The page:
The Shan New Year Event and the Exhibition of Shan Manuscripts at SOAS, University of London: A Report
The Shan New Year event, held on 13th December 2015, was attended by about 70 people from different parts of the UK. As in previous years, the event programme comprised a mixture of academic presentations and cultural performances.
The remark of the event this year is that, with the support from the SOAS Committee Board of the Alphawood Fund for the Southeast Asian Art Academic Programmes (SAAAP), we were able to bring in a high profile speaker in Prof. Dr Barend Jan Terwiel (Germany), an outstanding professor in Tai studies, who gave an excellent talk on magical Shan manuscripts (see picture below). In addition, Dr Susan Conway (SOAS), Dr Angela Chiu (SOAS) and Dr Andrew Skilton (King’s College London), also gave their excellent talks on Tai magic, Tai art objects from the British Museum collections and the project for an online catalogue of Shan manuscripts respectively.
Prof. B.J. Terwiel giving his presentation at the Shan New Year event
Photo credit: Angela Chiu
Another significant part of the event was that, with the initial idea from Prof. Ashley Thompson (Chair of SOAS Centre of South East Asian Studies), the organisers were able to make a small exhibition of Shan manuscripts from SOAS holdings of its special collections and from a group of Shan manuscript projects. The exhibition of Shan manuscripts from SOAS holdings was arranged under the supervision of Christine Wise (Assistant Director for Research Library Services of the SOAS Directorate for the Library and Information Services). Thanks to colleagues in the SOAS Archive and Special Collections, especially archivist Lance Martin, who helped assessing the condition of the manuscripts and necessary arrangements for transportation of the manuscripts from the Archive storage to the event, making sure that the manuscripts are carefully handled and well protected during the exhibition. Also thanks to colleagues at the Senate House Library of the University of London, especially Alexandra Bruce and Angela Craft for helping with all necessary arrangement of lending the library’s secured display case for the exhibition. In addition, a recently produced new Shan manuscript was also on display at the event. This new manuscript was kindly loaned by Prof. Kate Crosby (King’s College London), a leading member of projects for cataloguing Shan manuscripts. The intention of having this new manuscript in the exhibition is to show the continuity and survival of the manuscript traditions in Shan communities.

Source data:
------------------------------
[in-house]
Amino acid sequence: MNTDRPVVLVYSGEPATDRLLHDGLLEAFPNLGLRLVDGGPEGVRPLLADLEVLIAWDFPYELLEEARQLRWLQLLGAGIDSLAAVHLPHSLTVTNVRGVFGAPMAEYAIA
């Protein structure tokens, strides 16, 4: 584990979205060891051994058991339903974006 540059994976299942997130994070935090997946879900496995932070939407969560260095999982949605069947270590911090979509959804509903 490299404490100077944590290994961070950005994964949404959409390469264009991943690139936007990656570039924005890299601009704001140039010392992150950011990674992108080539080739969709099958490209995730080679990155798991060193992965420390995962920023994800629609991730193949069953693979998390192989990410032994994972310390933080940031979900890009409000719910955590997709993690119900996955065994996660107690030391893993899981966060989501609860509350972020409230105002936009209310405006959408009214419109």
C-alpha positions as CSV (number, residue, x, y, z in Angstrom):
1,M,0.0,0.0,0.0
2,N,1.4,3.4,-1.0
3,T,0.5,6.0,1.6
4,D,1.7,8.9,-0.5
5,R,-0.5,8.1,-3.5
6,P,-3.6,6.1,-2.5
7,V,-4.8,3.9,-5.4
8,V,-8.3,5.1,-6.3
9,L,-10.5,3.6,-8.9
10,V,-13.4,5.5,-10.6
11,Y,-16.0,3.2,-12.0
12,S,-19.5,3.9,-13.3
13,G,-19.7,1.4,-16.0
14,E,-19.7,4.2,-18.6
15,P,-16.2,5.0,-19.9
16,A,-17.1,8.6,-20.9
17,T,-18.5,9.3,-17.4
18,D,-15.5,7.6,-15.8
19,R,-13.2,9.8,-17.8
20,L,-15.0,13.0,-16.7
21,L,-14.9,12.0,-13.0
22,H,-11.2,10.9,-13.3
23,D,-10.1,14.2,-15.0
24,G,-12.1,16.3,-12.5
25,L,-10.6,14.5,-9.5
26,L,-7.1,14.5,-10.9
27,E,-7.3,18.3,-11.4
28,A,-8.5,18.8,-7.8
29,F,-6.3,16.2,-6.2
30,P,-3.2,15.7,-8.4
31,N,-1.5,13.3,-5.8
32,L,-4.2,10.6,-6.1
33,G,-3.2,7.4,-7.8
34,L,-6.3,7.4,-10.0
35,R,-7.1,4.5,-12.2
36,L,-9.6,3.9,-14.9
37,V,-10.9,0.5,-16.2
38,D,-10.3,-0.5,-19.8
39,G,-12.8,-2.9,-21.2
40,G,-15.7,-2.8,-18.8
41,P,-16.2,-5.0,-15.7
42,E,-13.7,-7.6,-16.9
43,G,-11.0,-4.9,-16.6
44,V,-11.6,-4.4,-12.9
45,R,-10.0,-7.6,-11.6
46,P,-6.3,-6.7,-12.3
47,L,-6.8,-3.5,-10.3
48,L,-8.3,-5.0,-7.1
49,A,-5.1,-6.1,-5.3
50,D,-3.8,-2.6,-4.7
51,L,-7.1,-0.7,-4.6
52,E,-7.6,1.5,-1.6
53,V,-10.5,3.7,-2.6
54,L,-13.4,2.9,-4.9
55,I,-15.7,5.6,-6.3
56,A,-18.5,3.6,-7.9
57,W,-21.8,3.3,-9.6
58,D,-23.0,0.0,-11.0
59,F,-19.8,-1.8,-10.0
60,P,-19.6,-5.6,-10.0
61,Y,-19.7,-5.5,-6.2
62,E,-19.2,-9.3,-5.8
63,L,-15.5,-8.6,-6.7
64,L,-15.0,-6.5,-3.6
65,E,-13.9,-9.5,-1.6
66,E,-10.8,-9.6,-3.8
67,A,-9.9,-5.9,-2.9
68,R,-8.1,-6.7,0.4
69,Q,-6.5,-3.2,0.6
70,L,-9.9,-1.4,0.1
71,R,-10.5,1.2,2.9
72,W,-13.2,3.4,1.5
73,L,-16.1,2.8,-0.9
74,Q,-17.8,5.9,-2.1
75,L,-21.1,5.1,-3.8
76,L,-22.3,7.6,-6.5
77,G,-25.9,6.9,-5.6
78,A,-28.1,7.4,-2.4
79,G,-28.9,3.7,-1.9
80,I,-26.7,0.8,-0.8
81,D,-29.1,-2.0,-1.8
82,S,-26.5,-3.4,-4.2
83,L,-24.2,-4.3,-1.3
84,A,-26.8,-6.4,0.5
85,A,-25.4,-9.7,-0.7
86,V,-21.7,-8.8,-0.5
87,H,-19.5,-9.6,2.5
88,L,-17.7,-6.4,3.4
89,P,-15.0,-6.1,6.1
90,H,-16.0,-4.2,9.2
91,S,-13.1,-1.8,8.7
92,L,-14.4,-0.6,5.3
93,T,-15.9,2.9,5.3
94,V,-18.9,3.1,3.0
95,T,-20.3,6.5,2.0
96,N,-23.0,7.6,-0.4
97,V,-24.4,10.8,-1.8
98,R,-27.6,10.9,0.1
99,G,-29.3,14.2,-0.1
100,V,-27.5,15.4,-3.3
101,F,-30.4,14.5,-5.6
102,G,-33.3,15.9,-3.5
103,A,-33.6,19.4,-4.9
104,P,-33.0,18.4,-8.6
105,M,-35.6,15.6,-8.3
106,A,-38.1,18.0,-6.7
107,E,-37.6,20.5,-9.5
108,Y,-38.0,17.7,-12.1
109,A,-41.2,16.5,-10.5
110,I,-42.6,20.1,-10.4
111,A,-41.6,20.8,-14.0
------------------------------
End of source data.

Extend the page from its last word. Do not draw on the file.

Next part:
Also, as usual, members of the Shan Cultural Association in UK presented their cultural performances such as New Year songs and traditional dances. The art performances include the traditional Kinnari Bird dance, Toh dance and New Year songs.
In brief, it was another successful Shan New Year event co-organised by the SOAS Centre of South East Asian Studies and the Shan Cultural Association in UK.